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Orthopedics Restores Limbs, Lives

By Donna Miles
American Forces Press Service

FORT SAM HOUSTON, Texas, Sept. 16, 2004 – Orthopedic surgeons here at Brooke Army Medical Center are doing more than restoring limbs for troops wounded in combat. Armed with the latest surgical techniques and state-of-the-art technology, they're giving wounded troops the tools to rebuild their lives.

Army Col. Mark Bagg, chief of orthopedics here and orthopedic consultant to the Army Surgeon General, said body armor and Kevlar helmets are "really saving lives" on the battlefield. Yet, while these protections safeguard the torso and head, they leave other parts of the body exposed to bombs, rocket-propelled grenades and other explosives. The result: about 65 percent of combat injuries involve the extremities.

During past wars, amputation was often the only treatment possible for severely damaged arms and legs. But before modern surgical techniques, amputation was a crude, excruciating operation in which most patients died either on the operating table or later, from infection and gangrene.

But today, Bagg credits new procedures with saving limbs that might have once been deemed unsalvageable. And in cases where amputation is necessary, Bagg said, technological advances have made prostheses so good that their wearers can go on to live relatively normal lives.

Reconstruction -- although making tremendous strides -- can require multiple surgeries and recoveries. "Some of these reconstructions take a lot of time and a lot of rehabilitation and involve a lot of pain," said Army Lt. Col. Roman Hayda, chief of orthopedic trauma at the hospital.

Yet, Hayda said, many patients are willing to fight to save their limbs. "What strikes me with these patients is that they are all very motivated and very willing," he said. "They know they have a bad injury but want to make the most of what they have."

Hayda and Bagg agree that in some cases, amputation is the better option. It's a decision they say can't and shouldn't be taken lightly, and one with tremendous emotional consequences. "No surgeon takes the process of doing an amputation lightly," said Hayda. "Usually it's a decision made by the injury itself."

With huge improvements in prostheses, Bagg said, amputation is often the better alternative for the wounded service member. Vacuum-assisted socket systems for below-knee prostheses prevent blistering, scarring and swelling. Above-knee prostheses with microprocessors adjust 50 times a second to the speed of a person walking to ensure stability. Prosthetic forearms are being fitted with myoelectric robotic hands that provide almost lifelike movement. Rubberized hands are engineered to detect pressure, and sensors designed into the fingers detect the resistance an object exerts.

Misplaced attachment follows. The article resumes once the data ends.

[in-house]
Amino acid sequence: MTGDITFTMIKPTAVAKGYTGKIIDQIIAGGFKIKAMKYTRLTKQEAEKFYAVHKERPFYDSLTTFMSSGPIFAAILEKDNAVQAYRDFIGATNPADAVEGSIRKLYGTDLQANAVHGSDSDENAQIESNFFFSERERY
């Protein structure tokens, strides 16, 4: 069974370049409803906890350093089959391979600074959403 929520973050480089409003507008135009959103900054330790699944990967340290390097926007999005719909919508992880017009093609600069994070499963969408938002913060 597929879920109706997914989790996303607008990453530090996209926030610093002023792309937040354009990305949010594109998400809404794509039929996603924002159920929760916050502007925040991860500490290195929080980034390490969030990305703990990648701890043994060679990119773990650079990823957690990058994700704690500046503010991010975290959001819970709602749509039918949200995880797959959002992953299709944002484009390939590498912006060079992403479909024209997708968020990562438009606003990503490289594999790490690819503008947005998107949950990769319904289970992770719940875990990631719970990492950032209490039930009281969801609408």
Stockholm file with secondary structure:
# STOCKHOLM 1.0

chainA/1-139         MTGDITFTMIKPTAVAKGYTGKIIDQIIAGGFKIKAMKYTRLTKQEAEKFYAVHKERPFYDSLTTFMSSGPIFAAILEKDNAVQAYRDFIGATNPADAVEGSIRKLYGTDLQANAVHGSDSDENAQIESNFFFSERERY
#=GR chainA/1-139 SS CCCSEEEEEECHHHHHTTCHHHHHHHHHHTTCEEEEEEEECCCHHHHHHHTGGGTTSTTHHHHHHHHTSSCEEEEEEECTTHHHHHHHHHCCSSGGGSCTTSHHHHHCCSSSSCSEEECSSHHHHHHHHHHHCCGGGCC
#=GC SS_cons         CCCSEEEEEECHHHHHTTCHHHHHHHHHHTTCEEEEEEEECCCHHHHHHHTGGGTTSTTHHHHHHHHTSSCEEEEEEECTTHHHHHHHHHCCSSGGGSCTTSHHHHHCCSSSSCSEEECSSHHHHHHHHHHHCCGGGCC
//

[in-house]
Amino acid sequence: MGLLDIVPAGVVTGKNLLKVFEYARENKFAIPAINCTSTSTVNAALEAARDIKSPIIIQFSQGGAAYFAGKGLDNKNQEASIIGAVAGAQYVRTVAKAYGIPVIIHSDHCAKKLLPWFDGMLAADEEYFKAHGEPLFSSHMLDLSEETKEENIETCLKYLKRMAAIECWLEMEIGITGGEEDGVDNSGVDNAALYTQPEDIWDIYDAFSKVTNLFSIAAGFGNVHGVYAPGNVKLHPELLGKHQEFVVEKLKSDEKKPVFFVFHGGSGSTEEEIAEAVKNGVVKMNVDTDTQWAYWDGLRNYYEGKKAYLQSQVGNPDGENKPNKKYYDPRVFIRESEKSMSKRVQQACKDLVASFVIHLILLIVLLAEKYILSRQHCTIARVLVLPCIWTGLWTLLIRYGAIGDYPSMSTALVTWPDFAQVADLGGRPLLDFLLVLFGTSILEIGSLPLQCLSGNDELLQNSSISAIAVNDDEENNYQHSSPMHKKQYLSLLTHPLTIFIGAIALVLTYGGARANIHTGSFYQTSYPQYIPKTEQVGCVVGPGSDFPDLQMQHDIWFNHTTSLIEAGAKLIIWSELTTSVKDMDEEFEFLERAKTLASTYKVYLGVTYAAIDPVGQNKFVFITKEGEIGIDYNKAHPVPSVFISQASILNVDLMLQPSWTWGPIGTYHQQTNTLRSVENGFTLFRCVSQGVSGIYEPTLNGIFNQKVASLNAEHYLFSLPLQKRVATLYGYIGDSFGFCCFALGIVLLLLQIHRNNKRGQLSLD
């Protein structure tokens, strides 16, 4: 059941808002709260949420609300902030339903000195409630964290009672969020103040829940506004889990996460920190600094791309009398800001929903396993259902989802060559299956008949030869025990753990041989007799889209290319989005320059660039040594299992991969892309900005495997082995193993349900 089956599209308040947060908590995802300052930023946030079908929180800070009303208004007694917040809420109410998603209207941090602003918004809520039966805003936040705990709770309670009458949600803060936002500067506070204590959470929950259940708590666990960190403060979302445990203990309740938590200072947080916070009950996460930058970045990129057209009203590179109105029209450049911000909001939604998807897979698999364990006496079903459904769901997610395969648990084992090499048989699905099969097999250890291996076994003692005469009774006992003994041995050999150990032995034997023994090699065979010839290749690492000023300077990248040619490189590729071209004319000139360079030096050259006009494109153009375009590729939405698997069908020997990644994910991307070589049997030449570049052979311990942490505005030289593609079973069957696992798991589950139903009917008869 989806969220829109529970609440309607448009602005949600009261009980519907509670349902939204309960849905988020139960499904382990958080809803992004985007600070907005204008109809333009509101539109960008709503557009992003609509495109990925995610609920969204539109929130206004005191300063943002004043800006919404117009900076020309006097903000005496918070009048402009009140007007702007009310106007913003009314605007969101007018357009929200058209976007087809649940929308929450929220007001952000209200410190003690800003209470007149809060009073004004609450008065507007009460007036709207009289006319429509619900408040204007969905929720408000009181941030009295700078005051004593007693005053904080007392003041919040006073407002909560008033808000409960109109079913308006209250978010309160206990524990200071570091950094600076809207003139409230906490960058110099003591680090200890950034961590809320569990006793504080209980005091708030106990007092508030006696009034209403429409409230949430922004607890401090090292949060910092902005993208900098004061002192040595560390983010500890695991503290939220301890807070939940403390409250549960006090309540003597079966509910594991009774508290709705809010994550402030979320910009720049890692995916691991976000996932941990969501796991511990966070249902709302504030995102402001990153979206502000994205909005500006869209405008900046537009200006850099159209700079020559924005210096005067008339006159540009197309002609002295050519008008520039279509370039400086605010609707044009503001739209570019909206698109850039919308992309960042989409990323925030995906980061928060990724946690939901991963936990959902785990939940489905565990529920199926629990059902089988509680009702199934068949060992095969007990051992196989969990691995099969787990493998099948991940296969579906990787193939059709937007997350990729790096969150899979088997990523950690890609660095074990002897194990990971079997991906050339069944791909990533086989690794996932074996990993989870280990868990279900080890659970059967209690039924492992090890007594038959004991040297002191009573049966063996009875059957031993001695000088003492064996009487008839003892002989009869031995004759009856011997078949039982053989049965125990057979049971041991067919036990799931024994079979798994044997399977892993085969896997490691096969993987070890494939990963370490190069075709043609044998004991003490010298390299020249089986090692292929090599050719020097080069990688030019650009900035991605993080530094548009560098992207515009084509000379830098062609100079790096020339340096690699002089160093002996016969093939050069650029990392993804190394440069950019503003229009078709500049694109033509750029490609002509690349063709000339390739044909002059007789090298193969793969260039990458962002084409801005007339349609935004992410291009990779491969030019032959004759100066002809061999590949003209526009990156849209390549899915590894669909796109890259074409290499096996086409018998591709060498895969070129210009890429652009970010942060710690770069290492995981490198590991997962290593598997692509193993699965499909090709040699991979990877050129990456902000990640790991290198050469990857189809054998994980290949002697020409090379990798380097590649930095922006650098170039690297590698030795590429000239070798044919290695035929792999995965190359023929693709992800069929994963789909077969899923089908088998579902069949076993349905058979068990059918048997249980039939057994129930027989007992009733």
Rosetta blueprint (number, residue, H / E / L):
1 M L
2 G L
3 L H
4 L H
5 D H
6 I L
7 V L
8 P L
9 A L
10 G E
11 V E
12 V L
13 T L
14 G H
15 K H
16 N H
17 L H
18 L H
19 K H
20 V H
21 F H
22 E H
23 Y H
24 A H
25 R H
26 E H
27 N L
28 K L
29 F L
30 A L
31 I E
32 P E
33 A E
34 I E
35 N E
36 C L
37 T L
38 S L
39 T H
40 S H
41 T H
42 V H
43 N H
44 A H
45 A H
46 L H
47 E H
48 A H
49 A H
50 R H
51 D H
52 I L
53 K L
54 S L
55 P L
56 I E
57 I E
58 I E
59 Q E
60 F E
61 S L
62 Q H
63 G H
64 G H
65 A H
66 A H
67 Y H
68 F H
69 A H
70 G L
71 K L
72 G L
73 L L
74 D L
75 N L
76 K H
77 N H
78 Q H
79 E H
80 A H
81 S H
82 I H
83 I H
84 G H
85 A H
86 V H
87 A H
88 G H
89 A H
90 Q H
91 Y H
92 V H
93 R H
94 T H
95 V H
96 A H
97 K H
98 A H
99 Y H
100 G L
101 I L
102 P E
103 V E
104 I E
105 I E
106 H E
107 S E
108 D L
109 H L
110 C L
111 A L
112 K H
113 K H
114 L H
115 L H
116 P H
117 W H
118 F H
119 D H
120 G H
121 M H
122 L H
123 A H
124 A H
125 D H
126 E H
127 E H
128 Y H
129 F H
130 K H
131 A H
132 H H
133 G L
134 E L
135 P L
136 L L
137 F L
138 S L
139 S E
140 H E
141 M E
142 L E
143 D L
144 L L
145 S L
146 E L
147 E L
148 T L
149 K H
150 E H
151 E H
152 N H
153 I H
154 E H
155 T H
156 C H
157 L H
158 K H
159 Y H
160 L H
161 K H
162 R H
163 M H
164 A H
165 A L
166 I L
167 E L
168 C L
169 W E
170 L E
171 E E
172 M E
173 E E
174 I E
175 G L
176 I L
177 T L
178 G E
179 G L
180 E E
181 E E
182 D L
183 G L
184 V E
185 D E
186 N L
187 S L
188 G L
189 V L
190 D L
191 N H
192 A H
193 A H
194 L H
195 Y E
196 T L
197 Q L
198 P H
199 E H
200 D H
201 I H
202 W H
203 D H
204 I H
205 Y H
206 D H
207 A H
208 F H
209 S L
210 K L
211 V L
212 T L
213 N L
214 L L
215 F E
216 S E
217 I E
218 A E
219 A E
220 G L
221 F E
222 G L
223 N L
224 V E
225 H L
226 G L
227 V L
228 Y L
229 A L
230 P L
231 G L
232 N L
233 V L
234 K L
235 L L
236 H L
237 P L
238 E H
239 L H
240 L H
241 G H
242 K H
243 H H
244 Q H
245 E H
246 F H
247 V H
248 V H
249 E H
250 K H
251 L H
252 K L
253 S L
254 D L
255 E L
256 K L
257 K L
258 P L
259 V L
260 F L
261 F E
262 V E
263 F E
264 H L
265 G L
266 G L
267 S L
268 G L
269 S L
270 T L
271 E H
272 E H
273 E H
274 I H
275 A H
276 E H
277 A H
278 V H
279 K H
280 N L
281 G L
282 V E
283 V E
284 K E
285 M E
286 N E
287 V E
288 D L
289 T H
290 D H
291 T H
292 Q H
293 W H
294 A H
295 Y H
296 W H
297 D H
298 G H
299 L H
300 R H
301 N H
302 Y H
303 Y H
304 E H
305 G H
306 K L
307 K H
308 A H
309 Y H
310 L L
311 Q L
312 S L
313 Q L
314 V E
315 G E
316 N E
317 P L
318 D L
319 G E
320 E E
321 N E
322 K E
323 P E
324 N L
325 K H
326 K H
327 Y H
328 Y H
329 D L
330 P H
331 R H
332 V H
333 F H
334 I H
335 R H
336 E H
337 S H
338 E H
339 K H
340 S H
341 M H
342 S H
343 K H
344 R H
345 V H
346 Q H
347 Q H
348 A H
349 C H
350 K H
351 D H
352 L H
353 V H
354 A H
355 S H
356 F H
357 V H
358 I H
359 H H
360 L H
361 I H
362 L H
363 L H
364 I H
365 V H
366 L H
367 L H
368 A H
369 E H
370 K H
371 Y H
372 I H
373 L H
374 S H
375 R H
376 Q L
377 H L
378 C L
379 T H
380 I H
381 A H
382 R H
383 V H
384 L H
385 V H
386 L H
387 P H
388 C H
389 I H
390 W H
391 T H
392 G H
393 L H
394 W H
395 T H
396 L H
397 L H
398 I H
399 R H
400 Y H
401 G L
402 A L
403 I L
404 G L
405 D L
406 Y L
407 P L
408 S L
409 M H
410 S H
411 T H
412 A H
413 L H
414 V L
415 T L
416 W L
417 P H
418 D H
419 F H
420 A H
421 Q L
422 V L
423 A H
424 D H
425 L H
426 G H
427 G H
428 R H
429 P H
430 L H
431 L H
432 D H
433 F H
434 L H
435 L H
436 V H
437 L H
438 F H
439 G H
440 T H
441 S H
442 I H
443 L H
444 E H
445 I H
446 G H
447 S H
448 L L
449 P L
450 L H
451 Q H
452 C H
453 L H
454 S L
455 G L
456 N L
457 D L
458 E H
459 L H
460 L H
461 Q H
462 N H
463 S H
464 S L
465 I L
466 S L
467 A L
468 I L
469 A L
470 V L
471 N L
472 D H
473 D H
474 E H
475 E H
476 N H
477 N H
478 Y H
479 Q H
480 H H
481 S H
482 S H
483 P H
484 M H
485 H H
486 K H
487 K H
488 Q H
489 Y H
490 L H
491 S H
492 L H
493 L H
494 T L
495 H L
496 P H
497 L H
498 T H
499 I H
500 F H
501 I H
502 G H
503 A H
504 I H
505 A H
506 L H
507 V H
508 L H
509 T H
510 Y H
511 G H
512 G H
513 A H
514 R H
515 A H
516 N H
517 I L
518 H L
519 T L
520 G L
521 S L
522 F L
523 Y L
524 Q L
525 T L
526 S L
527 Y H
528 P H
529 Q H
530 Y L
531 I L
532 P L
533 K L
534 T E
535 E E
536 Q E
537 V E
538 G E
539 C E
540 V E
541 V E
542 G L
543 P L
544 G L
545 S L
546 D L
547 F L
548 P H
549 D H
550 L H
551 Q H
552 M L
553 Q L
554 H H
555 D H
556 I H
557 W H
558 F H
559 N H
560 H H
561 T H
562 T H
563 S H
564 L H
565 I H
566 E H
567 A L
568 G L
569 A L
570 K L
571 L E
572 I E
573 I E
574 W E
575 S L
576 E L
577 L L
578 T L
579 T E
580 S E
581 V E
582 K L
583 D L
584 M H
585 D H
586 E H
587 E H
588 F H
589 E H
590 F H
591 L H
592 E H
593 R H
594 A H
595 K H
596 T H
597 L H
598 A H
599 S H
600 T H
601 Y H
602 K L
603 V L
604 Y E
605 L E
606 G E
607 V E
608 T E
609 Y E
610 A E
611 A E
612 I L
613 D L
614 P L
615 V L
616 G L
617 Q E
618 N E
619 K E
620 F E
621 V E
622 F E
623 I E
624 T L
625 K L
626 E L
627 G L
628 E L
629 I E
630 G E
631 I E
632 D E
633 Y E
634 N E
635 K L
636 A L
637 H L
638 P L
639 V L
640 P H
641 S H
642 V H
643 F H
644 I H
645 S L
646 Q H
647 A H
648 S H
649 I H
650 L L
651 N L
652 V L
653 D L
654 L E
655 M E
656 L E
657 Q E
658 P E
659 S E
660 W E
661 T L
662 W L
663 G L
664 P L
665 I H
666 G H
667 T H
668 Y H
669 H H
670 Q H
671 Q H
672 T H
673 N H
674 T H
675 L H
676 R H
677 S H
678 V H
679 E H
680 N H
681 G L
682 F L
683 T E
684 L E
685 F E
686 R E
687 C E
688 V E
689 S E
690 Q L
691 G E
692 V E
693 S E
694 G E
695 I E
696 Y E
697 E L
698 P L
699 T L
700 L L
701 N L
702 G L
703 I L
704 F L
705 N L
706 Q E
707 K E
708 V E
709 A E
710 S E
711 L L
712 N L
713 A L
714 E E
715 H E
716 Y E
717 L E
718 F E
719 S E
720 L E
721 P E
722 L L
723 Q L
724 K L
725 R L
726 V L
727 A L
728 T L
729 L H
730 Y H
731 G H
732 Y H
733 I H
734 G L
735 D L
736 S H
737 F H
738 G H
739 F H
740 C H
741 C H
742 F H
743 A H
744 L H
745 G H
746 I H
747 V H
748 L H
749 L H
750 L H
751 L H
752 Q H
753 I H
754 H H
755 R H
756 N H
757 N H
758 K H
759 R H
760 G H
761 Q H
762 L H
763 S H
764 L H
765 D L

"Sometimes a prosthesis can work better than a leg," Bagg said.

Consider the case of Army Spc. B.J. Jackson, an Iowa National Guard soldier whose Humvee tripped a phosphorous landmine hidden along the road in downtown Baghdad last August. The explosion, compounded by four hits from rocket- propelled grenade fire on his vehicle door, left Jackson's legs mangled and seriously burned. Unable to save the limbs, U.S. Army doctors in Iraqi amputated both Jackson's legs.

Like all orthopedic patients, Jackson went through the long process of recovery, with physical and occupational therapy and numerous medical follow- ups. Yet four months later, he was not only walking, but also running and snow skiing.

Now medically retired from the Army, he returned to Brooke Army Medical Center last week to receive his sixth set of prosthetic legs. "The technology is getting better every day," he said.

This set, one laminated with images of the 9/11 postage and the other, with logos of his beloved NFL Kansas City Chiefs, is held in place with a vacuum- assisted socket system and restores Jackson to his original 6-foot-6-inch height.

Carefree and optimistic by nature, Jackson credits the staff at Brooke Army Medical Center, as well as his wife and children who stood by him throughout his ordeal, with helping him get back on his feet -- literally.

The biggest annoyance, he said, was when the bouncer at a nightclub denied him and his wife admission because Jackson was wearing running shoes, in violation of the club's dress code. Jackson hadn't yet learned how to change the shoes attached to his prostheses. He showed the bouncer his artificial legs and explained his predicament, but was still denied entrance. "That really got my wife mad," he said.

Jackson has come a long way since that day. He's learned to change his shoes, most recently sporting a pair of open-toed sandals. He's become deeply involved in the Coalition to Salute America's Heroes, a nonprofit organization committed to helping wounded troops. And he's looking to the future, with plans to return to college after his wife finishes her nursing degree.

The day he received his newest set of legs, Jackson boarded a plane at San Antonio International Airport, headed home to his family in Des Moines, Iowa. Curious eyes paused on Jackson's colorful new legs, revealed under a pair of khaki shorts.

"It's hot out, so why would I wear long pants?" he said, after being questioned about his decision not to cover his legs. "Besides, I'm not ashamed. This is just something that happened to me. Life goes on."

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